Did you hear the latest? Apparently,…. But wait a minute. Is this news, or fake news? Fake news: the new term we’ve all learned in the past few months. Along with “alternative facts”, fake news is a concept that should have all of us deeply concerned. Society only works when enough citizens are informed and in a position to make decisions based on facts and reliable information. There has always been a wariness about what we used to call propaganda, deliberate twisting of facts and rumour to provide a rationale for action that might otherwise be objectionable. The Nazis loved fake news: they believed in the Big Lie, the idea that, if you said really outrageous things, you were more likely to be believed.
There have always been examples of fake news. One of the most famous, and effective, examples was the Donation of Constantine, which claimed to be a Roman imperial decree by which Emperor Constantine the Great supposedly transferred authority over Rome and the western part of the Roman Empire to the Pope. It was centuries before it was finally accepted as a forgery, by which time it had helped split the Roman and Eastern churches and dragged the Papacy into wars and persecutions based on its supposed authority over political life in Europe.
No, fake news is not new, but its most recent incarnations are very troubling and potentially dangerous. It is ironic that the internet, which was supposed to free us all from the tyranny of the media moguls, has become the forum through which fake news is spread throughout the world. The free speech provided through blogs, on-line discussion boards, below-the-line comment sections, etc., has allowed governments, organisations and individuals to spread false information and to discredit accurate news sources. The impact of Russian hacking on the US election recently is still unclear, but that fake news sites and paid internet trolls are busy spreading lies on a daily basis means that we each have to be more careful about where we get our information.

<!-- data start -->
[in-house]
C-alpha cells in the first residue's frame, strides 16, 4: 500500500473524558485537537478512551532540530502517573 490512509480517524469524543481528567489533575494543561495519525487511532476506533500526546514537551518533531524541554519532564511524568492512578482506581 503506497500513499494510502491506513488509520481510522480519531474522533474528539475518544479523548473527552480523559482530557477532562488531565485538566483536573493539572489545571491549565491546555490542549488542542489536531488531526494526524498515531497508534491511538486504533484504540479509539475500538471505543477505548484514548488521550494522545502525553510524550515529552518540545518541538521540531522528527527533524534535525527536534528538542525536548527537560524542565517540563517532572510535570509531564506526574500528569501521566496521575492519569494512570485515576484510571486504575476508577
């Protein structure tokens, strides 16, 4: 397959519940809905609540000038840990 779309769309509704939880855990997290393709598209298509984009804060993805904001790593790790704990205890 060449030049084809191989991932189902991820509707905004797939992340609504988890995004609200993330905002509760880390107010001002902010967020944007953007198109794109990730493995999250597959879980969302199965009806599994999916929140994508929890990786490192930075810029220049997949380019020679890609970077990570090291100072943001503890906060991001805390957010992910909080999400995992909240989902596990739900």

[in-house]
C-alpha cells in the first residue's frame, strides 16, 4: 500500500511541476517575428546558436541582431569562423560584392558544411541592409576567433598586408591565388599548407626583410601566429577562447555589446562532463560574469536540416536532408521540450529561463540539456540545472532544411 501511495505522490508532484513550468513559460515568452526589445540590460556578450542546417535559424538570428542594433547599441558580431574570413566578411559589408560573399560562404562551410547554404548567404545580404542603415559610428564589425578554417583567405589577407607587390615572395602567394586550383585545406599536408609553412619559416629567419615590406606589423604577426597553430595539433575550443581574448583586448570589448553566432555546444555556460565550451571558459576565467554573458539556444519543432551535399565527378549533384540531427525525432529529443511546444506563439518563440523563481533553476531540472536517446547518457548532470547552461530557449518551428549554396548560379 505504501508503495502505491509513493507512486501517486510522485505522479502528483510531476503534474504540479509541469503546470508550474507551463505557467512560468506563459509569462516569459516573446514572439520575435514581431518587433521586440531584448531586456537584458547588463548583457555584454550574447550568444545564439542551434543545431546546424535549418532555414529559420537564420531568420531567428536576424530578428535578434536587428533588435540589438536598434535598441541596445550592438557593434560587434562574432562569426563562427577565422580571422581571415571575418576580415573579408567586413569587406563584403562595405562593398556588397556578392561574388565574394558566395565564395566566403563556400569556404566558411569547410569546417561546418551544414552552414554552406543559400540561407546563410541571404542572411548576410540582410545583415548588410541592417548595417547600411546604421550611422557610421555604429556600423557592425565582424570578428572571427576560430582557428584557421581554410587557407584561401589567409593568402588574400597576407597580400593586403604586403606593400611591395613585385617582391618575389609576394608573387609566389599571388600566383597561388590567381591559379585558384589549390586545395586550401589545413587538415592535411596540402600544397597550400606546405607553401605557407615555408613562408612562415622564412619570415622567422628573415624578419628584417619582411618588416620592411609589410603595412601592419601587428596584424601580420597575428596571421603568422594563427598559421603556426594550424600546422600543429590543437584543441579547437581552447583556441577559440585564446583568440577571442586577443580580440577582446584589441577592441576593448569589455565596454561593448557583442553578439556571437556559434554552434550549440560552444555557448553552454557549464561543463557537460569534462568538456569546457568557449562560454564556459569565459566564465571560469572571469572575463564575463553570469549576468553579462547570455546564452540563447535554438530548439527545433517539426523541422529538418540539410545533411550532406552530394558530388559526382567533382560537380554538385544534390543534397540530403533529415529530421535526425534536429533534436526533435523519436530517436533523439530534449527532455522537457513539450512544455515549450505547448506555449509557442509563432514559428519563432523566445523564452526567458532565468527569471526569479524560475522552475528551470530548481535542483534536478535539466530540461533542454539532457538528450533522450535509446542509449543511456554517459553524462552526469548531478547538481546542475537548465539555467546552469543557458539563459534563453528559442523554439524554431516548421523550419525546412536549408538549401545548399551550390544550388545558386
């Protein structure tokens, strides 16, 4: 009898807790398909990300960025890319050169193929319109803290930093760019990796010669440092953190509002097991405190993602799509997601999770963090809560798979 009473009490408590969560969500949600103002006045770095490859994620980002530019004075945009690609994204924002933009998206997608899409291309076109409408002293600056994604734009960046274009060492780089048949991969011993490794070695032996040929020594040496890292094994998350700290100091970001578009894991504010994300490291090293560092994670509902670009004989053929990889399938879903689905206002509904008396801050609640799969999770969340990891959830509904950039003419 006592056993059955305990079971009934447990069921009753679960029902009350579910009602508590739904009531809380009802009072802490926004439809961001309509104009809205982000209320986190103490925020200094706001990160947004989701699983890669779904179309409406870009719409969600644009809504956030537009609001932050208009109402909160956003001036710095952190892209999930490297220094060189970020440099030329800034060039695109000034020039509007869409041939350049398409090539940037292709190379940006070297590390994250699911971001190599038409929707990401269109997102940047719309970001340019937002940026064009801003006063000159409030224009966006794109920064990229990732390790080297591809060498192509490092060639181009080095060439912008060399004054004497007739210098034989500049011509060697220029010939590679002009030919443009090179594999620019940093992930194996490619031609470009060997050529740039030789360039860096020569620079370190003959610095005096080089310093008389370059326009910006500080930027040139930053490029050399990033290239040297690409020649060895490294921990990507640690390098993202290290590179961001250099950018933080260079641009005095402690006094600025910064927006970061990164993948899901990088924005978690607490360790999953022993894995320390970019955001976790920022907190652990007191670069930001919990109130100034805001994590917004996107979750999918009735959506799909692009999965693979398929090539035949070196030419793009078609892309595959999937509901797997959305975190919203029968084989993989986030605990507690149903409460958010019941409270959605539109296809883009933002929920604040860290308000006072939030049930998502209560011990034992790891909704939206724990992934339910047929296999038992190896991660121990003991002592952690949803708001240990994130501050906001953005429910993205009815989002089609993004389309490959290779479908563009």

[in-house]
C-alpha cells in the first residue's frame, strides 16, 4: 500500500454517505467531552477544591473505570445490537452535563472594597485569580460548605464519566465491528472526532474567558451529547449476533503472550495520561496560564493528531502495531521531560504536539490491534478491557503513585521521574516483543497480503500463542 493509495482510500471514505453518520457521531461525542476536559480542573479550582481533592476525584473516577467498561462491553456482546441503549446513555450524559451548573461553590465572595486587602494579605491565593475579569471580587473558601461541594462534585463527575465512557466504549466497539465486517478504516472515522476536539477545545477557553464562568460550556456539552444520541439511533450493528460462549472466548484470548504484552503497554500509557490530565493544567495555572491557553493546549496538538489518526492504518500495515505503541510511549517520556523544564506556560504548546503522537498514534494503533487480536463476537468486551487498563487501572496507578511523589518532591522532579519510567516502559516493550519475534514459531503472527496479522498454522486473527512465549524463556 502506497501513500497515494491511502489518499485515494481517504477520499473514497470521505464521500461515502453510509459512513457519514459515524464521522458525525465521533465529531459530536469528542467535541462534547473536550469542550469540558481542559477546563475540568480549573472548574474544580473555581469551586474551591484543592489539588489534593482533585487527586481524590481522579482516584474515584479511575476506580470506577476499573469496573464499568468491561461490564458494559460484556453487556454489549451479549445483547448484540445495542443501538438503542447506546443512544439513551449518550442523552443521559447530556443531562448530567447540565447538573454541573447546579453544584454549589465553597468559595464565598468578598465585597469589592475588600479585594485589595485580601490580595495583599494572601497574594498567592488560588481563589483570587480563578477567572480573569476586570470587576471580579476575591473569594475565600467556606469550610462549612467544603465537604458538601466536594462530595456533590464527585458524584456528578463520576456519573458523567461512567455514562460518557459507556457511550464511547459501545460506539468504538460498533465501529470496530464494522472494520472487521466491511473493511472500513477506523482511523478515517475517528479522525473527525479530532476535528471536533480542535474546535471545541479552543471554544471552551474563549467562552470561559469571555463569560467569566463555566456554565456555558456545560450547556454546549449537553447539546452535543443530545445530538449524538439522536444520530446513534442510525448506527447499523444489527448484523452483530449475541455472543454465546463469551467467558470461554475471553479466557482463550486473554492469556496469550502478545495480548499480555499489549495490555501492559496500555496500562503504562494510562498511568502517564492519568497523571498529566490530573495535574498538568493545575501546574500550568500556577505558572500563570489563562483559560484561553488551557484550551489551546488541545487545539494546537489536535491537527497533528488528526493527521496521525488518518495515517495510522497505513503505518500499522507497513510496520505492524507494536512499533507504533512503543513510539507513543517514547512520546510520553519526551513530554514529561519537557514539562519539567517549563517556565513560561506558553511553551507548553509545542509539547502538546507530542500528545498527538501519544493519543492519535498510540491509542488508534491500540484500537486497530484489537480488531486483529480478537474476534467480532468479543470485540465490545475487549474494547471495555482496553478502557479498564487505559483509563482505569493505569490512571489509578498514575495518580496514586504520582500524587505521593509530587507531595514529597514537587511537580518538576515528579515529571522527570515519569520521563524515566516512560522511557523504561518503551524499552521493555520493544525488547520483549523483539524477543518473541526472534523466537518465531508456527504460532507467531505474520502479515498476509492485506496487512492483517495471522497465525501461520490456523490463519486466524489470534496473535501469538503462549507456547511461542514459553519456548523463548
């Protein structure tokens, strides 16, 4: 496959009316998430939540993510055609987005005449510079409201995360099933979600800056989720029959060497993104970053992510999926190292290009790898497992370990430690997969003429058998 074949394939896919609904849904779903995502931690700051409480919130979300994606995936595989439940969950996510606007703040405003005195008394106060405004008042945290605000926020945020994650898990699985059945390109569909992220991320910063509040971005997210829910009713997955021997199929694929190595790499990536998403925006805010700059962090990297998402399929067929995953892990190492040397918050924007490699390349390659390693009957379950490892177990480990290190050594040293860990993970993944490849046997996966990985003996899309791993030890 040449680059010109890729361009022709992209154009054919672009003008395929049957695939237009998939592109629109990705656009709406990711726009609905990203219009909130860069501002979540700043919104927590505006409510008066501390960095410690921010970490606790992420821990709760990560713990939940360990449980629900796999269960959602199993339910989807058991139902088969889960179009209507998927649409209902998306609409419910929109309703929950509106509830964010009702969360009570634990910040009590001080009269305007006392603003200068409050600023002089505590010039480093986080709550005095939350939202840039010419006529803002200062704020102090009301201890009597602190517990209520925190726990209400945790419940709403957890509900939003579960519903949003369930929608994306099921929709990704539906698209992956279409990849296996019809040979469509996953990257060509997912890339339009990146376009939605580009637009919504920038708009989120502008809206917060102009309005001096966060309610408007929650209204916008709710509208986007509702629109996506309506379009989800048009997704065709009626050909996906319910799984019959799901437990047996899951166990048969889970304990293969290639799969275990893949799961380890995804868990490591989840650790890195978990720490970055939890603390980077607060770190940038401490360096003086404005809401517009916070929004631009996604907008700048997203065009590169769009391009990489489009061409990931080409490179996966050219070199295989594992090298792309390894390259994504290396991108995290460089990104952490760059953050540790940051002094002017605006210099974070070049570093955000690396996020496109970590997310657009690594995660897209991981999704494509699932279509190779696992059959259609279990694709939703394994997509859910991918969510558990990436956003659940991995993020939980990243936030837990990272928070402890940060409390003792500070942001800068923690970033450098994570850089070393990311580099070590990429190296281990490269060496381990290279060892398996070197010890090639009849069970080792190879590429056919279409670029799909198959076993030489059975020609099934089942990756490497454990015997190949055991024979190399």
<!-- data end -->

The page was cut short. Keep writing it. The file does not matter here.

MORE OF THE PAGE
This phenomenon has now become so widespread that outright lies can be told by US Presidents and their staffers without any apparent shame or conscience, and they call them “alternative facts”. This is pure Orwellian-speak from 1984: War is Peace, Black is White. Who is there left to trust? This may seem a distant concern for people in North Grenville or Merrickville-Wolford, but it does have an impact here too. The Trump regime is making threats about trade, borders, defense, immigration and refugees that will spill over into our national and local economies. He has stirred up a hornets nest with his ban on travellers from certain Muslim-majority countries that will provoke a backlash that could affect Canadians. His whole approach to governance is based on ignorance, bigotry, racism and misogyny. The world is a much less stable place than it has been at any time since the end of the last World War, and everything that was built to provide that stability and peace is being dismantled in record time by the Emperor with No Clothes.